8. The Kingdom Of Judah

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The Last Century


The Bid of Assyria

1. Remember: Between the death of Hezekiah and the final fall of Jerusalem one hundred years had passed.

2. The Assyrian Empire was at the time of its greatest expansion and Manasseh became a loyal vassal.

3. Sennacherib was murdered by several of his sons. One, Esar-haddon, consolidated the empire and brought Egypt in line.

4. During a long reign, Manasseh remained a vassal of Assyria.

5. The local shrines of Yahweh were restored. Magic was rampant. Even human sacrifice came back.

6. The voice of prophecy was silenced. The few that did speak branded Manasseh as about the worst king ever to rule Judah.

7. We are entering upon the last days of the Assyrian Empire. The Medes and Persians are coming into power, as well as the Cimmerians and Scythians.

8. Asshur-banapal makes one last heroic effort to save Assyria, spends two years subduing Babylon, wreaks havoc on the Arab tribes, and transplants strangers in Samaria.

9. The Assyrian Empire toppled and fell in less than 20 years.

10. With the end of Assyria, once more Judah was free by default. Josiah ascended the throne and began his reforms.

11. The major reforms of Josiah were:

a. The temple repairs.
b. Finding Deuteronomy in the temple.
c. Repudiation of the Assyrian cult and gods.
d. Restoration of the Passover.
e. Destruction of idols.
f. End of magic practices.
g. Closing of the Bethel temple.

12. The book of Deuteronomy was the basis of all of the king’s later reforms.

13 In the later years of Josiah a new group of prophets arose.

14. Josiah lost his life defending Haran on the battlefield of Megiddo, at the hands of the invading Egyptians.


1. The end of Assyria did not bring full peace to Judah. The death of Josiah marked the end of independence.

2. Josiah, as an ally of Babylon, tried to stop Nechoh, the Egyptian, at Megiddo. Josiah was killed in this disastrous battle.

3. Egypt took control of all Palestine (609-605). Next, the Babylonians took over.

4. Nebuchadnezzar ascended the throne of Babylon. Jehoiakim, king of Judah, became vassal of Babylon.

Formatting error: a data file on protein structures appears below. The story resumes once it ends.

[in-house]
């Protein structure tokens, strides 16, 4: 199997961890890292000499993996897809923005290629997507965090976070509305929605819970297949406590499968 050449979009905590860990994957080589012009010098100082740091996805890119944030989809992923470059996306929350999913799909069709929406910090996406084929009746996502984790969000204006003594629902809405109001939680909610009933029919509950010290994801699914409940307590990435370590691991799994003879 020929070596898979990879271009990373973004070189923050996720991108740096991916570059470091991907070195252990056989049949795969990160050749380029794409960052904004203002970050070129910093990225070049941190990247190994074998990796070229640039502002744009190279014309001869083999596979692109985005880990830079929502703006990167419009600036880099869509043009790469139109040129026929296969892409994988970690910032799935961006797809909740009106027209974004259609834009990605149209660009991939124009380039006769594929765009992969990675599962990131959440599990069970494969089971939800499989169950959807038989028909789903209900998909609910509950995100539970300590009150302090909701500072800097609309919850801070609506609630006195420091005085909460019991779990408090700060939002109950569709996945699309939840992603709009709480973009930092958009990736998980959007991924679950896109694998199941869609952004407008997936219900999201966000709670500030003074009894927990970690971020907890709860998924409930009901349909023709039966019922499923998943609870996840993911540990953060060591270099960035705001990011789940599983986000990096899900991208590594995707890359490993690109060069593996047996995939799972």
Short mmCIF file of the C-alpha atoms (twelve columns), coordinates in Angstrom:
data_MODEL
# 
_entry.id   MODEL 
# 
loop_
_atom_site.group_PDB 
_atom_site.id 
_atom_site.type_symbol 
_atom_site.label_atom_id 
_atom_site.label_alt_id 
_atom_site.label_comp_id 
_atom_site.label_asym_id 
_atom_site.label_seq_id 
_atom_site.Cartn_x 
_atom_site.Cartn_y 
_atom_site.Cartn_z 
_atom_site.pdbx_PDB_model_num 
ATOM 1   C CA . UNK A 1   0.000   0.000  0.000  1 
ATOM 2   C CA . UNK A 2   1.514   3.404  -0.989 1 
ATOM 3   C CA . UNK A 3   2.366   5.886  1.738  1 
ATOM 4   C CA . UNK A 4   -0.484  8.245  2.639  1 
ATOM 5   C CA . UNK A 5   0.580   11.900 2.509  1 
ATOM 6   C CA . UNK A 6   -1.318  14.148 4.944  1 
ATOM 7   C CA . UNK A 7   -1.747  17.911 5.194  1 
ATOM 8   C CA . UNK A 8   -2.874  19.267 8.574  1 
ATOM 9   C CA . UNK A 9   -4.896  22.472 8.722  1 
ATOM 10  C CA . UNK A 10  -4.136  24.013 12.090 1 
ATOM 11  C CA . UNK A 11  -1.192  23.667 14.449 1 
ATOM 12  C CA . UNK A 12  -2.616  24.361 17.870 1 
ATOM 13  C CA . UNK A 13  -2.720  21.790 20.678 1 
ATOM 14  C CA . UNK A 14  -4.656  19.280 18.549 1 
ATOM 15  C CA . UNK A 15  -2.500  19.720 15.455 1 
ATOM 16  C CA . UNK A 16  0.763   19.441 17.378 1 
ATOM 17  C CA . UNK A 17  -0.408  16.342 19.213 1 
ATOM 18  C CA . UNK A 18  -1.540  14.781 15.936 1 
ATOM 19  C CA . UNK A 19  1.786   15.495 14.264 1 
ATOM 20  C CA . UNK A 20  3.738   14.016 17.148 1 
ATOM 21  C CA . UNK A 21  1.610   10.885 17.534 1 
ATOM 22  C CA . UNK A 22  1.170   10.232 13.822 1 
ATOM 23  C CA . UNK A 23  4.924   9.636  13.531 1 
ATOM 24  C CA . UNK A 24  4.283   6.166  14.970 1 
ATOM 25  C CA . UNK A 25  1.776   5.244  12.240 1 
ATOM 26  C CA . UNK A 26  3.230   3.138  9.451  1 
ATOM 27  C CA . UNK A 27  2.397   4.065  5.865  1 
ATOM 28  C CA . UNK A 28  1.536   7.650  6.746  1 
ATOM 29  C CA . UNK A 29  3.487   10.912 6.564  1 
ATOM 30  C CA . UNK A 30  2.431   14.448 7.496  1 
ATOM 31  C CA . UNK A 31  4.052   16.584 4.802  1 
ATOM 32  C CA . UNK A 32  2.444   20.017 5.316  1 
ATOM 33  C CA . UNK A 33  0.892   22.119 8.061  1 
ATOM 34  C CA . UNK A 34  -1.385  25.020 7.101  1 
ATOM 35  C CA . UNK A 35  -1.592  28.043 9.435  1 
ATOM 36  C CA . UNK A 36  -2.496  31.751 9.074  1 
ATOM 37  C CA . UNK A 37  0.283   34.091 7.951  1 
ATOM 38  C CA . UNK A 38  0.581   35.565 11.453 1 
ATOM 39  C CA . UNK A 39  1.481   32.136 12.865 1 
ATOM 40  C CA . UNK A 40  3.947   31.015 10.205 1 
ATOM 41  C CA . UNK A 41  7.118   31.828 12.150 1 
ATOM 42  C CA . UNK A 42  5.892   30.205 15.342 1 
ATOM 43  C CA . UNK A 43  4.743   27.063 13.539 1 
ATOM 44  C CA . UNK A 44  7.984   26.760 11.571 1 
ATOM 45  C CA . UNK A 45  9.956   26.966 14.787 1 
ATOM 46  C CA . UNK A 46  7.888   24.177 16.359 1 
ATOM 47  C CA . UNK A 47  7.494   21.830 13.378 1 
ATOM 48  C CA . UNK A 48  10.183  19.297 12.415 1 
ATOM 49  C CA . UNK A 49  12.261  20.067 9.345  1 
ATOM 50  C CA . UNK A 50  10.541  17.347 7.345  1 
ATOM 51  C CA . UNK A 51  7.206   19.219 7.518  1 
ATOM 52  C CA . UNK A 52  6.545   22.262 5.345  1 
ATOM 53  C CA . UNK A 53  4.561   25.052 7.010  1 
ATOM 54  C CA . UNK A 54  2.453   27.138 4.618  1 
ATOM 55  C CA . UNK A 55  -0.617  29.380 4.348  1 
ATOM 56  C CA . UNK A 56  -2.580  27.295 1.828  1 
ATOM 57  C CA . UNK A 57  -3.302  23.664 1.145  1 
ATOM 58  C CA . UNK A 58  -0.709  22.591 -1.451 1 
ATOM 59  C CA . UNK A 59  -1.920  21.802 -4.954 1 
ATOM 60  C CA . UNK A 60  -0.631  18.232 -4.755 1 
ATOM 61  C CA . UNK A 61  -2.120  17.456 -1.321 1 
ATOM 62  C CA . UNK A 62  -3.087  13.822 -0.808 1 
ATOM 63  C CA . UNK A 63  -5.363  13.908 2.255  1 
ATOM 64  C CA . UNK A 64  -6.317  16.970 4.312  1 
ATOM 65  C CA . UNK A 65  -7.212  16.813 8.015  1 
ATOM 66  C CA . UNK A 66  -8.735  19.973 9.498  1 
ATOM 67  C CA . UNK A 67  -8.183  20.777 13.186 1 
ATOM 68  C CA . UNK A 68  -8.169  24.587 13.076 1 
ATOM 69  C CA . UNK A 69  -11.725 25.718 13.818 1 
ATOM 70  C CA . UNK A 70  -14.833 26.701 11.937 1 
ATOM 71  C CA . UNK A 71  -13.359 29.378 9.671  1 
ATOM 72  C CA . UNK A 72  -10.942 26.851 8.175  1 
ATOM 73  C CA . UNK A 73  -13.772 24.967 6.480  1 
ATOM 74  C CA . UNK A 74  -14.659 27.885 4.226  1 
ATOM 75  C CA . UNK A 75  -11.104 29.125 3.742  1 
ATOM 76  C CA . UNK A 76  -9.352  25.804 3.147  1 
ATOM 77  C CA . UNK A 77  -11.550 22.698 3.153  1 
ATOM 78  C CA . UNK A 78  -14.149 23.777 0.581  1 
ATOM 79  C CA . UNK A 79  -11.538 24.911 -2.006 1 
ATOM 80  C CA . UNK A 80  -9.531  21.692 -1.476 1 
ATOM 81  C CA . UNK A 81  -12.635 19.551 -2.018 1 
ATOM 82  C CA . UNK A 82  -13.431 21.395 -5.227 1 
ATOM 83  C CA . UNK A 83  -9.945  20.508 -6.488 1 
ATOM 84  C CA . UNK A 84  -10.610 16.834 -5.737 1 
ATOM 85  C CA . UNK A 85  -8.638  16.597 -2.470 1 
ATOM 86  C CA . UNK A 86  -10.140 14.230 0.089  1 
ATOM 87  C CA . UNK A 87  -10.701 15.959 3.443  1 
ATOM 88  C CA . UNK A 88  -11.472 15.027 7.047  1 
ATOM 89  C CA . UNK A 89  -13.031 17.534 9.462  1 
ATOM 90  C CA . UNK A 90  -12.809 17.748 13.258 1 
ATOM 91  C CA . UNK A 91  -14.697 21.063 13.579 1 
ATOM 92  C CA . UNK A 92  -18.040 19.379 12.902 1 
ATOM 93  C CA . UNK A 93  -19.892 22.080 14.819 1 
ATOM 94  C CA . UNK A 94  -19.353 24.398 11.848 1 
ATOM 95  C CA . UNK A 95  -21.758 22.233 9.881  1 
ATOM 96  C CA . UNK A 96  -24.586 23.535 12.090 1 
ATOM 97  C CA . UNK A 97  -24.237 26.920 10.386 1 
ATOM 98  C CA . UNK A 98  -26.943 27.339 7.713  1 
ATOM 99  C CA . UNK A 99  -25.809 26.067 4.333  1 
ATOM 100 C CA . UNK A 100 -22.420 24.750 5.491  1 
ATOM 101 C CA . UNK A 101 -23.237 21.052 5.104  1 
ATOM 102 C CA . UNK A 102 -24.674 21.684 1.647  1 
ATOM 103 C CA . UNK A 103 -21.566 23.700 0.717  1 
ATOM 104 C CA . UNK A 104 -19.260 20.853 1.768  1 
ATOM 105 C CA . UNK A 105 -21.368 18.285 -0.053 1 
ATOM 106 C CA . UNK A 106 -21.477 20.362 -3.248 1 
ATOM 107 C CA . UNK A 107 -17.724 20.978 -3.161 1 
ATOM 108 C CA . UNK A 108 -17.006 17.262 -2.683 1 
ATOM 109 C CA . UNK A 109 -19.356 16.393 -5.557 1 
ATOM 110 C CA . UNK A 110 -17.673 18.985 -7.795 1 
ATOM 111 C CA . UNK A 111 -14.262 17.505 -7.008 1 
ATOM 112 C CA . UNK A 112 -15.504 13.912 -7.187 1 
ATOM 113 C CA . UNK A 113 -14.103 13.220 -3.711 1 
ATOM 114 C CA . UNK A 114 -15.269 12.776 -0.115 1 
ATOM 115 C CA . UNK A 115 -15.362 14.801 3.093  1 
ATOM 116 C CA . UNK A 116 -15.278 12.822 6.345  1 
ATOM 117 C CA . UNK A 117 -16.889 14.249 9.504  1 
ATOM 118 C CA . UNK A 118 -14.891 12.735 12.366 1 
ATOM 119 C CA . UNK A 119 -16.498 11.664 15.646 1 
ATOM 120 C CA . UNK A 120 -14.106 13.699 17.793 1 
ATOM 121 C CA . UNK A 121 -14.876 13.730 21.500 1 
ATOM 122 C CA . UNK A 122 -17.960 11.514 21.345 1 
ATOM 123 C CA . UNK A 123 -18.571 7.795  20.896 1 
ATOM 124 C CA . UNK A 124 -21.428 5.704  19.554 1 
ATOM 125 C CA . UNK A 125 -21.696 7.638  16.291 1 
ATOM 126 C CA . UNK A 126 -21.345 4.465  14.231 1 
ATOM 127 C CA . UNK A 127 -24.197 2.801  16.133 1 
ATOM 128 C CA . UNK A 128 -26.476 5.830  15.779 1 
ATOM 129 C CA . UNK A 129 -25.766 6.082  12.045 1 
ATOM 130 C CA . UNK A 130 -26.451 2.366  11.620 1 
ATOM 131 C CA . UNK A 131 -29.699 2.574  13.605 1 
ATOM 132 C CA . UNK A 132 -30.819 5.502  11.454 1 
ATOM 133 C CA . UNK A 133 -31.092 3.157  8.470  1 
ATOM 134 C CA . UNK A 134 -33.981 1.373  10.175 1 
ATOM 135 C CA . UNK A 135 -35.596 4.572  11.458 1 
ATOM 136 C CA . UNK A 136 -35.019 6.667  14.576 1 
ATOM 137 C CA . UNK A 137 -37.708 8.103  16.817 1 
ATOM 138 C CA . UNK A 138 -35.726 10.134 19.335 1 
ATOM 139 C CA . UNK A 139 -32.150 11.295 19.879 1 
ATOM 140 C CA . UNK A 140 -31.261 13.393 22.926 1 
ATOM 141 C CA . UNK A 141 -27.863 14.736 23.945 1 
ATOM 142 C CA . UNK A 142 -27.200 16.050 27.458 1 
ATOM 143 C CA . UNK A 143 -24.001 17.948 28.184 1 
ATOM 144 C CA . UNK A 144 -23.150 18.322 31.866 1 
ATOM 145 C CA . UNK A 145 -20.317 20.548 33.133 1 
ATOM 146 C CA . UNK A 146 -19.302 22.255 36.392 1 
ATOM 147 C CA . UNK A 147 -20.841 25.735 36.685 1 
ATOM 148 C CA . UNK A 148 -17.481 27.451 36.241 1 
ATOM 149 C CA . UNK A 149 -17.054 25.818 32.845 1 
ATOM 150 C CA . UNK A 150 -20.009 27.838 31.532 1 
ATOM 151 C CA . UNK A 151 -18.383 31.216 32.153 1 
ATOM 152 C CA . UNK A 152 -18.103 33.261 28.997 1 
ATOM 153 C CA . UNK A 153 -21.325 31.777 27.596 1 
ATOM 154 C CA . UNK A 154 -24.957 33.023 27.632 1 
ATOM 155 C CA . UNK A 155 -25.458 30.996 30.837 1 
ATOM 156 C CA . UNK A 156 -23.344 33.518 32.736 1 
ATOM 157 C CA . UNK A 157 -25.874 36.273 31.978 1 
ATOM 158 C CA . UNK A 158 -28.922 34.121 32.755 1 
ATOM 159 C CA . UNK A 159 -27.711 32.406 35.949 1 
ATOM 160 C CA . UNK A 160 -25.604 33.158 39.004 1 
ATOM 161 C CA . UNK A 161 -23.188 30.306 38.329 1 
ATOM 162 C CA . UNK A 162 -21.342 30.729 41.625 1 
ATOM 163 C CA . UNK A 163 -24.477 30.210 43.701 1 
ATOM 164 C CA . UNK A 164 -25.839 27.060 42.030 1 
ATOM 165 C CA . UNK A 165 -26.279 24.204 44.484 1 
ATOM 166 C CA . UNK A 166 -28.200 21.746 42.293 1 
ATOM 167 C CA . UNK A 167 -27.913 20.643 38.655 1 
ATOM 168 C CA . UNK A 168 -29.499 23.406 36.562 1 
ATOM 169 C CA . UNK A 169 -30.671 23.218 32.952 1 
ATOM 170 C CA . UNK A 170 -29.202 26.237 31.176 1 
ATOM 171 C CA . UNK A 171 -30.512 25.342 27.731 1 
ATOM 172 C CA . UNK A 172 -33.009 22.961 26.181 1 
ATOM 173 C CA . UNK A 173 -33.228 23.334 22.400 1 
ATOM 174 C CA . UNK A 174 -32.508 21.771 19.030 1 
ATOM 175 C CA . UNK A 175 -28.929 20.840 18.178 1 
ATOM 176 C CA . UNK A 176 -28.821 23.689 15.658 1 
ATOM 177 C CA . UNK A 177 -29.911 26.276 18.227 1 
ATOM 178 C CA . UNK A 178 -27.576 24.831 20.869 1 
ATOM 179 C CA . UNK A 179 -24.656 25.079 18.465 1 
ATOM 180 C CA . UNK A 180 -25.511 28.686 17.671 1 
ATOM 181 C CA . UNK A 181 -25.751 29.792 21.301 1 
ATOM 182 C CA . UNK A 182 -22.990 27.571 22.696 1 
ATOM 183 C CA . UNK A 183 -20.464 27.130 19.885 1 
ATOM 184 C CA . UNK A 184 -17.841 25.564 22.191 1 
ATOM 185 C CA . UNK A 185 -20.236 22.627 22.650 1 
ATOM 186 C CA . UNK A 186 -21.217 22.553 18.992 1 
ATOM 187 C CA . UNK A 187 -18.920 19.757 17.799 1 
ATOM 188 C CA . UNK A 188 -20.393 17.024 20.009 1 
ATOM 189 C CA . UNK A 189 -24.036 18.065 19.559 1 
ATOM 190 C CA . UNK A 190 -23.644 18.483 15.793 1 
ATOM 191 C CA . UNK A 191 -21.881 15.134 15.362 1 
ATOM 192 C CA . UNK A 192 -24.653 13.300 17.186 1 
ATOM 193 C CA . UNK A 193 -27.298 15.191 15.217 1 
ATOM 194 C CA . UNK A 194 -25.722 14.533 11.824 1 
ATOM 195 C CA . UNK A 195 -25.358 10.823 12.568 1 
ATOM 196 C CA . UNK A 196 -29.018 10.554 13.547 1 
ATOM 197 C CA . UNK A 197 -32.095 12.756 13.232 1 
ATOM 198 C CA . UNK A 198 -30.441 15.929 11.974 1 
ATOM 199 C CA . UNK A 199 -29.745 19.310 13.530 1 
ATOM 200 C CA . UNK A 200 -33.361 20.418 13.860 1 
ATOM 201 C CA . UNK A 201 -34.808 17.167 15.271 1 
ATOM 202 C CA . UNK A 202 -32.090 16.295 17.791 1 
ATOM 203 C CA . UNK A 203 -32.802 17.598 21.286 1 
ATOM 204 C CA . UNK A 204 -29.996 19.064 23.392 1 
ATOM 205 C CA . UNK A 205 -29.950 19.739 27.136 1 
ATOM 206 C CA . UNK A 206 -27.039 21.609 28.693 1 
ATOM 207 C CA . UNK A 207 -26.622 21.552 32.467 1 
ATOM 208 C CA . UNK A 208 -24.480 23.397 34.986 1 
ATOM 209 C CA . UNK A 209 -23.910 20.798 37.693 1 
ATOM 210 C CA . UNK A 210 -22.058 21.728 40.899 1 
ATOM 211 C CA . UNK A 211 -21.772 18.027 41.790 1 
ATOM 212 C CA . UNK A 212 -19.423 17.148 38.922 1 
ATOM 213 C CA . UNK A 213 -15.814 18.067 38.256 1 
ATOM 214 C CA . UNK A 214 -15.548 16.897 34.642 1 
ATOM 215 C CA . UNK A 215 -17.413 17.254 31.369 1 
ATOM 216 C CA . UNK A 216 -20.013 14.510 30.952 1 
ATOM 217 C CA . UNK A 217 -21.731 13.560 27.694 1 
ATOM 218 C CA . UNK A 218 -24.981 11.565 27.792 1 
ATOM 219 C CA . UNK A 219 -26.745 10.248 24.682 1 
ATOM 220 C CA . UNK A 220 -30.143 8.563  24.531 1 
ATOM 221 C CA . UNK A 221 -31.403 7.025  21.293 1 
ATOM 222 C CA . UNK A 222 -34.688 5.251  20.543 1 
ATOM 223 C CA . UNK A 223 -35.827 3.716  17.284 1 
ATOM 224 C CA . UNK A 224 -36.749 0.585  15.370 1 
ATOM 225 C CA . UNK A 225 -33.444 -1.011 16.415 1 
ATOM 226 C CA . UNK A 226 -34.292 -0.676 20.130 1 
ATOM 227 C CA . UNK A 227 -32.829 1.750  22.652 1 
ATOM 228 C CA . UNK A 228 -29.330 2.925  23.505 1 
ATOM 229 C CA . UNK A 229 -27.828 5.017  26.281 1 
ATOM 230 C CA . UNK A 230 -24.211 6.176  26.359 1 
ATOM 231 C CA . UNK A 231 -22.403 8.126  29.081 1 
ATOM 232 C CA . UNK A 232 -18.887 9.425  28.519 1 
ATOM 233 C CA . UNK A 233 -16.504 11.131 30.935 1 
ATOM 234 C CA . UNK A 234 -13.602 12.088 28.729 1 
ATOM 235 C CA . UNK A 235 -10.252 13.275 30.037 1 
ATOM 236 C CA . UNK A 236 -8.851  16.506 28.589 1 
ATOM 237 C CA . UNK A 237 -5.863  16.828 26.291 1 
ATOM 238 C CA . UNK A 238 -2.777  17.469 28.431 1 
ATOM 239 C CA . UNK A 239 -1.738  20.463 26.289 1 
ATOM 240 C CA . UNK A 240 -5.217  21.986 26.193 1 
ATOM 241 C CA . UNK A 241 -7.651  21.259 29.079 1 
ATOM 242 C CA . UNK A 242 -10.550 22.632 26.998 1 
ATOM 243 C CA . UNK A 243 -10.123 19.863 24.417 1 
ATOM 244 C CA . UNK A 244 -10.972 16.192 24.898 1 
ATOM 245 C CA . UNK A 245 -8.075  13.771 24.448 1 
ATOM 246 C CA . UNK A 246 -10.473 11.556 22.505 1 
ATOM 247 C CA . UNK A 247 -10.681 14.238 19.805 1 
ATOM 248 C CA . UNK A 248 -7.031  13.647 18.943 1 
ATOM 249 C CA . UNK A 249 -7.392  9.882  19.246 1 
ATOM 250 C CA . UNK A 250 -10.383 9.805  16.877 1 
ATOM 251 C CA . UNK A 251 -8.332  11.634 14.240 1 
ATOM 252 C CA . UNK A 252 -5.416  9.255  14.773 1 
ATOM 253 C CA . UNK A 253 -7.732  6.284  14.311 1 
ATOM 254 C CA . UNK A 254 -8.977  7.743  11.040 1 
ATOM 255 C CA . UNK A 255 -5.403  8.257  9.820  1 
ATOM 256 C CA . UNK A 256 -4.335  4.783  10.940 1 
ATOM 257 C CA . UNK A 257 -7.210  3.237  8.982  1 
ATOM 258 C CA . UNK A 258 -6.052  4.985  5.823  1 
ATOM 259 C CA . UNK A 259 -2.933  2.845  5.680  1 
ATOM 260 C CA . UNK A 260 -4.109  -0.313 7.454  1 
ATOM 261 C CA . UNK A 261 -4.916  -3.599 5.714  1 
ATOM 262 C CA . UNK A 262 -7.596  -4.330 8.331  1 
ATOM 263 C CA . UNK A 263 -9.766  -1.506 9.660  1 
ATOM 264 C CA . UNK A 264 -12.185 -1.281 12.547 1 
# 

5. Ambassadors of Edom, Moab, Ammon, Tyre, and Sidon gathered in Jerusalem to plan revolt. Jeremiah denounced them.

6. Zedekiah went to Babylon in a final effort to make peace.

7. Finally Judah went into rebellion. In January 588 the Babylonian army arrived for the blockade of Jerusalem.

8. The walls were breached and the city destroyed. The fleeing Zedekiah was overtaken, blinded, and taken to Babylon.

9. The Babylonians made Palestine a province, appointing Gedaliah governor. His seat of government was Mizpah.

10. They killed or deported most of the people—leaving only a few farmers alive.


1. The Hebrew theology was unprepared for the crisis of the captivity. They thought Yahweh had promised David an eternal dynasty.

2. When Isaiah’s promise that Jerusalem would not be taken was fulfilled—they were confirmed in the belief of the inviolability of the temple.

3. These false hopes drove the nation headlong into suicidal rebellion.

4. Habakkuk views the Babylonians as the instrument of Yahweh’s discipline. Hab 1:2-11.

5. The tragic Jeremiah did his utmost to show the Jews the true meaning of what had happened.

6. Both Jeremiah and Zephaniah pointed out the paganism of Manasseh. They intimated that the reforms had been only superficial.

7. Jeremiah began to preach the nation’s funeral oration. Jer 11:9-17. They brought it on themselves by forsaking Yahweh. Jer 2:14-17.

8. The prophets promised that the punishment was only temporary, that deliverance would come from the north.

9. Jeremiah pronounced the belief in Yahweh’s eternal protection a fraud— a lie. Jer 7:l-15.

10. By bitter persecution Jeremiah was driven almost to suicidal despair.

11. Ezekiel, in Babylon, among the captives, joined Jeremiah in voicing warnings and admonitions.

12. The prophets doomed Israel for the time being, but they did save it from extinction.

13. The vicissitudes of the worship of Yahweh were shown in the fickle conduct of Israel’s kings. Solomon went after the gods of Moabites and Ammonites. Jeroboam set up golden calves at Bethel and Dan. Jezebel, Ahab’s Phoenician queen, conducted the worship of Baal. Manasseh reared up altars to the “host of heaven.”

14. The Jews are losing their prophets. They are failing to become a missionary people. They are depending on:

a. Sacramentalism.
b. Legalism.
c. Philosophy—wisdom.
d. Apocalypticism.

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